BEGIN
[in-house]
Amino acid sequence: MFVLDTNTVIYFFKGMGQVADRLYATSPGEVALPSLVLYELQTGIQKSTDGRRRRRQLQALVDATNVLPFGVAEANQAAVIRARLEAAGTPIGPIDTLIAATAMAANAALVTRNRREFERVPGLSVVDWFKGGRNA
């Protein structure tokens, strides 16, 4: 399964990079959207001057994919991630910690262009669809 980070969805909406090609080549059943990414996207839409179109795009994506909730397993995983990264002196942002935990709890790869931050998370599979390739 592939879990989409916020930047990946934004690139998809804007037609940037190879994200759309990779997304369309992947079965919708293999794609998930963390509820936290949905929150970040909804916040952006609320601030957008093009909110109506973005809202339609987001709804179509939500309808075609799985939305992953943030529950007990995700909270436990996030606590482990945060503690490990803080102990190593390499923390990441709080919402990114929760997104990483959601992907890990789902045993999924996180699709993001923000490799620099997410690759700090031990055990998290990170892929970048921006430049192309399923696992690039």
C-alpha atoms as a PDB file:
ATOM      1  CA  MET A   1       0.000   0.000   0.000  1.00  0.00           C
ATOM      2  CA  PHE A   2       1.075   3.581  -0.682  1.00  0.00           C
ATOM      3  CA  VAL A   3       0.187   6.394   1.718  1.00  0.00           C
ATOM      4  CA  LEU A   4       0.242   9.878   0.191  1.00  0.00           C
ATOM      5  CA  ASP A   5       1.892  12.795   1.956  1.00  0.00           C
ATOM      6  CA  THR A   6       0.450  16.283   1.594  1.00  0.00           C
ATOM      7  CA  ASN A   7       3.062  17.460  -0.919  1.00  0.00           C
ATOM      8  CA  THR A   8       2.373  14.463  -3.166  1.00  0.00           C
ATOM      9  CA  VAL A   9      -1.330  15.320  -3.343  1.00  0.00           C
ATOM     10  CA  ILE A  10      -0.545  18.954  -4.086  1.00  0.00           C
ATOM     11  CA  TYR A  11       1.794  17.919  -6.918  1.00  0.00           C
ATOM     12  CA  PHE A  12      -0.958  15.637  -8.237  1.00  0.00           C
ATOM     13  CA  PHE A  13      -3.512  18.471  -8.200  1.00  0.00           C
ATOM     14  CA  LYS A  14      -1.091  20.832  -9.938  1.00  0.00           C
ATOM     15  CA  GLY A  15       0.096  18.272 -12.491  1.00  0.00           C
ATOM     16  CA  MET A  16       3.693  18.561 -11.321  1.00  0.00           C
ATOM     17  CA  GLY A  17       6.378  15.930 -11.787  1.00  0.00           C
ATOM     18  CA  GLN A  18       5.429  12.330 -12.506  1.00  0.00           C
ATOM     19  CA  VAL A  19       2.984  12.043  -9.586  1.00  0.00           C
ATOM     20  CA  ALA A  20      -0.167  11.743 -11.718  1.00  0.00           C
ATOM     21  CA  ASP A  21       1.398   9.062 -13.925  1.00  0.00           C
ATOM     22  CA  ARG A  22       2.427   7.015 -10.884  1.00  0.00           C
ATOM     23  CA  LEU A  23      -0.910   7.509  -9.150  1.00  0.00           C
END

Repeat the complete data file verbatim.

[in-house]
Amino acid sequence: MFVLDTNTVIYFFKGMGQVADRLYATSPGEVALPSLVLYELQTGIQKSTDGRRRRRQLQALVDATNVLPFGVAEANQAAVIRARLEAAGTPIGPIDTLIAATAMAANAALVTRNRREFERVPGLSVVDWFKGGRNA
């Protein structure tokens, strides 16, 4: 399964990079959207001057994919991630910690262009669809 980070969805909406090609080549059943990414996207839409179109795009994506909730397993995983990264002196942002935990709890790869931050998370599979390739 592939879990989409916020930047990946934004690139998809804007037609940037190879994200759309990779997304369309992947079965919708293999794609998930963390509820936290949905929150970040909804916040952006609320601030957008093009909110109506973005809202339609987001709804179509939500309808075609799985939305992953943030529950007990995700909270436990996030606590482990945060503690490990803080102990190593390499923390990441709080919402990114929760997104990483959601992907890990789902045993999924996180699709993001923000490799620099997410690759700090031990055990998290990170892929970048921006430049192309399923696992690039």
C-alpha atoms as a PDB file:
ATOM      1  CA  MET A   1       0.000   0.000   0.000  1.00  0.00           C
ATOM      2  CA  PHE A   2       1.075   3.581  -0.682  1.00  0.00           C
ATOM      3  CA  VAL A   3       0.187   6.394   1.718  1.00  0.00           C
ATOM      4  CA  LEU A   4       0.242   9.878   0.191  1.00  0.00           C
ATOM      5  CA  ASP A   5       1.892  12.795   1.956  1.00  0.00           C
ATOM      6  CA  THR A   6       0.450  16.283   1.594  1.00  0.00           C
ATOM      7  CA  ASN A   7       3.062  17.460  -0.919  1.00  0.00           C
ATOM      8  CA  THR A   8       2.373  14.463  -3.166  1.00  0.00           C
ATOM      9  CA  VAL A   9      -1.330  15.320  -3.343  1.00  0.00           C
ATOM     10  CA  ILE A  10      -0.545  18.954  -4.086  1.00  0.00           C
ATOM     11  CA  TYR A  11       1.794  17.919  -6.918  1.00  0.00           C
ATOM     12  CA  PHE A  12      -0.958  15.637  -8.237  1.00  0.00           C
ATOM     13  CA  PHE A  13      -3.512  18.471  -8.200  1.00  0.00           C
ATOM     14  CA  LYS A  14      -1.091  20.832  -9.938  1.00  0.00           C
ATOM     15  CA  GLY A  15       0.096  18.272 -12.491  1.00  0.00           C
ATOM     16  CA  MET A  16       3.693  18.561 -11.321  1.00  0.00           C
ATOM     17  CA  GLY A  17       6.378  15.930 -11.787  1.00  0.00           C
ATOM     18  CA  GLN A  18       5.429  12.330 -12.506  1.00  0.00           C
ATOM     19  CA  VAL A  19       2.984  12.043  -9.586  1.00  0.00           C
ATOM     20  CA  ALA A  20      -0.167  11.743 -11.718  1.00  0.00           C
ATOM     21  CA  ASP A  21       1.398   9.062 -13.925  1.00  0.00           C
ATOM     22  CA  ARG A  22       2.427   7.015 -10.884  1.00  0.00           C
ATOM     23  CA  LEU A  23      -0.910   7.509  -9.150  1.00  0.00           C